Grace Mutung'u is an associate of the Kenya ICT Action Network (KICTANet). She is currently an OTF Senior Fellow in Information Controls at the Berkman Klein Center for Information and Society.
“Shut down the Internet and we'll take it away from you.” This is a new response, from telecom industry advocates, to African governments threatening to shut down the Internet in the face of political uncertainty.
In mid-April, members of the African Network Information Centre (AFRINIC) put forth a proposal to deny resources to African governments that shut down the Internet. As one email list member described it, if successful, it would result in “shutting down the Internet for governments that shut down the Internet.” Liquid Telcom and Tespok, a telecommunications sector association, were the main drivers of the proposal.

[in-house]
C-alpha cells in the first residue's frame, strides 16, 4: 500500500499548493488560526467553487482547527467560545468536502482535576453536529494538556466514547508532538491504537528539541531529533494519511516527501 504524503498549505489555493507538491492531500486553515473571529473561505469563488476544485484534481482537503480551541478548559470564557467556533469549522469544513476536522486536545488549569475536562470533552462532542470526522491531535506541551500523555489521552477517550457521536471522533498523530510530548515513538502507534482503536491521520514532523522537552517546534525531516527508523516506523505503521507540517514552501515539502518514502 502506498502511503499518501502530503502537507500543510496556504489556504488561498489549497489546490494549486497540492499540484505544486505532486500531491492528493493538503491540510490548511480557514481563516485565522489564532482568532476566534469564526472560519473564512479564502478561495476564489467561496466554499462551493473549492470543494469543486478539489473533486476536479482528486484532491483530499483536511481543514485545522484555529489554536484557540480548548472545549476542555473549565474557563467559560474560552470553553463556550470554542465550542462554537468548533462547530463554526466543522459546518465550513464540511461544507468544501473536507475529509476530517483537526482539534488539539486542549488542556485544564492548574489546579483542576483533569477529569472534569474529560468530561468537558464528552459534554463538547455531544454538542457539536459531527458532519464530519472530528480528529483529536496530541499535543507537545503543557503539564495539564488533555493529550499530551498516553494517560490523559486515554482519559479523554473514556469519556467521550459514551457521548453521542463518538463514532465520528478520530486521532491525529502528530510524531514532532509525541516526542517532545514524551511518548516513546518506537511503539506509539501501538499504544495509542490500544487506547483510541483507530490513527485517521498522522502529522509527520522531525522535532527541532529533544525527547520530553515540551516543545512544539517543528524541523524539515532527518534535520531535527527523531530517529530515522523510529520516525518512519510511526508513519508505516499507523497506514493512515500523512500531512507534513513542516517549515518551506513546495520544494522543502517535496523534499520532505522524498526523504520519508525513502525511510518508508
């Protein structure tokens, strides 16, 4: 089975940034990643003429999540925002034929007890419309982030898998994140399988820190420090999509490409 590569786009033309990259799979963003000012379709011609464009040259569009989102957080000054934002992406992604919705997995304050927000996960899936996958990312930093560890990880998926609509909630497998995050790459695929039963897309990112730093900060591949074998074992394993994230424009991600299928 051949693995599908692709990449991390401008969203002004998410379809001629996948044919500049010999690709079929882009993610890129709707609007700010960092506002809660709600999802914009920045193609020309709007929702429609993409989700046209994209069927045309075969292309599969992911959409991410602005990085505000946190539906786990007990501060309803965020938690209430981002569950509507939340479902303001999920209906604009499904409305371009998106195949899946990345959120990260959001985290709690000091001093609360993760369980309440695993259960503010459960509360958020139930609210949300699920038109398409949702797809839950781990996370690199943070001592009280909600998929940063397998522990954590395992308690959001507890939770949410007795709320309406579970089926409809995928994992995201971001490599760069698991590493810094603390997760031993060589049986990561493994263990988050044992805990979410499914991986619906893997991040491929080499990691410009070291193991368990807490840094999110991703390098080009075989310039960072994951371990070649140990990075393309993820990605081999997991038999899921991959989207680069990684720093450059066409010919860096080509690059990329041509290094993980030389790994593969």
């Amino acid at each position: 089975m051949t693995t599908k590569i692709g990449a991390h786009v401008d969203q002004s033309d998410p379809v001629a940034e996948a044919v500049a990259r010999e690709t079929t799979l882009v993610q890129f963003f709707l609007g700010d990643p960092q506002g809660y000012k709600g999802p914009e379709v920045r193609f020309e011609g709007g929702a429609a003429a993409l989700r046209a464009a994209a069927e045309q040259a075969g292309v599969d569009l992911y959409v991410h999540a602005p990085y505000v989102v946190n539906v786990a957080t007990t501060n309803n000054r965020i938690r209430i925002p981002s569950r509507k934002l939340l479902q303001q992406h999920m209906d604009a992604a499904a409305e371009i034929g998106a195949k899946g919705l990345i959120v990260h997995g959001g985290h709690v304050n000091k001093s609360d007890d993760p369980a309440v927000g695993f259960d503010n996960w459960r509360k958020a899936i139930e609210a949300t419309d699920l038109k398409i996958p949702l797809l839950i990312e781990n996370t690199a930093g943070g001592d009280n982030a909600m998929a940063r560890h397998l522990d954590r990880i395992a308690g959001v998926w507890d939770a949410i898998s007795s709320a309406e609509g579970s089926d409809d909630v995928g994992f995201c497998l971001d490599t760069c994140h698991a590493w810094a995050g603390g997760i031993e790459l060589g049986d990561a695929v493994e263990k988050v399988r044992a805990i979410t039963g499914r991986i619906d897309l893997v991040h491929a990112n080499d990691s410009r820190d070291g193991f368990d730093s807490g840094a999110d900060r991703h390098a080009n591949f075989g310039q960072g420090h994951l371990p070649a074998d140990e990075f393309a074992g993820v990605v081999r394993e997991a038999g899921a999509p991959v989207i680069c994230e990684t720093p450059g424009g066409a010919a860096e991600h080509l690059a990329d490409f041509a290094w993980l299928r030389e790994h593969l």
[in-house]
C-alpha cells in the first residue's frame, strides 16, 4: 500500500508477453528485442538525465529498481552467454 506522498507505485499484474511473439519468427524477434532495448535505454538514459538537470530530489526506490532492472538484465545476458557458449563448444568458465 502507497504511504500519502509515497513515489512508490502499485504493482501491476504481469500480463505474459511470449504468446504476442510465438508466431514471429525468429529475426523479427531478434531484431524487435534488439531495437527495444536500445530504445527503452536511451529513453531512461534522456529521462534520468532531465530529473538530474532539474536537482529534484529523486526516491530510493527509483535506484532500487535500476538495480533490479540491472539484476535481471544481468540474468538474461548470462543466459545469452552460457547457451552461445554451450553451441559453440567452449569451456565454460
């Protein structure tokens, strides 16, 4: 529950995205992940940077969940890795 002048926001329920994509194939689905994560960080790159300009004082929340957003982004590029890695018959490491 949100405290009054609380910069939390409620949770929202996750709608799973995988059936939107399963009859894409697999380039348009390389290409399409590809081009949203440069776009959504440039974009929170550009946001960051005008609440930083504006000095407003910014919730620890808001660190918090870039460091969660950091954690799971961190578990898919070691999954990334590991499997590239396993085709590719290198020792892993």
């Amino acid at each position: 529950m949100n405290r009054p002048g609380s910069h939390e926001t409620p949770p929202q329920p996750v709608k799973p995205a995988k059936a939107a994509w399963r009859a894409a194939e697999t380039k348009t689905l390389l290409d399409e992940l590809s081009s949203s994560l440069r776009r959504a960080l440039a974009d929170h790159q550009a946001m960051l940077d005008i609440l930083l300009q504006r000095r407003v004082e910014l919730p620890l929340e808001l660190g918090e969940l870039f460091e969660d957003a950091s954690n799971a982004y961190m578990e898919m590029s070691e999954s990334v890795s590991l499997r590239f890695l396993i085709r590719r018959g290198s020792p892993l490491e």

Those who have been watching this trend rise in recent years cannot fail to see the poetic justice in the move. Nevertheless, if it were actually implemented, it is not clear that it would achieve the desired effect.
AFRINIC is the Regional Internet Registry (RIR) for Africa responsible for allocating IP addresses and numbers in the continent. In the proposal, published on 10 April 2017, the authors define an Internet shutdown as having occurred when:
…it can be proved that there was an attempt, failed or successful, to restrict access to the internet to a segment of the population irrespective of the provider or access medium that they utilize.
It goes on to recommend that governments that implement shutdowns be denied access to IP addresses and numbers for a period of 12 months. Those found to have implemented three or more shutdowns within ten years would have their resources revoked for five years.
Andrew Alston, one of the proposal's co-authors, explained the rationale behind the proposal:
…it goes to a question that has been lurking in the background for a long time and I believe the time is now to have that discussion. What role do the community, the I* organizations and other internet structures have when faced with abuse of power by state actors? ((i* organisations are African Internet governance organisations eg AFRINIC, AFPIF, ISOC https://www.afrinic.net/images/doc/af_brochure.pdf)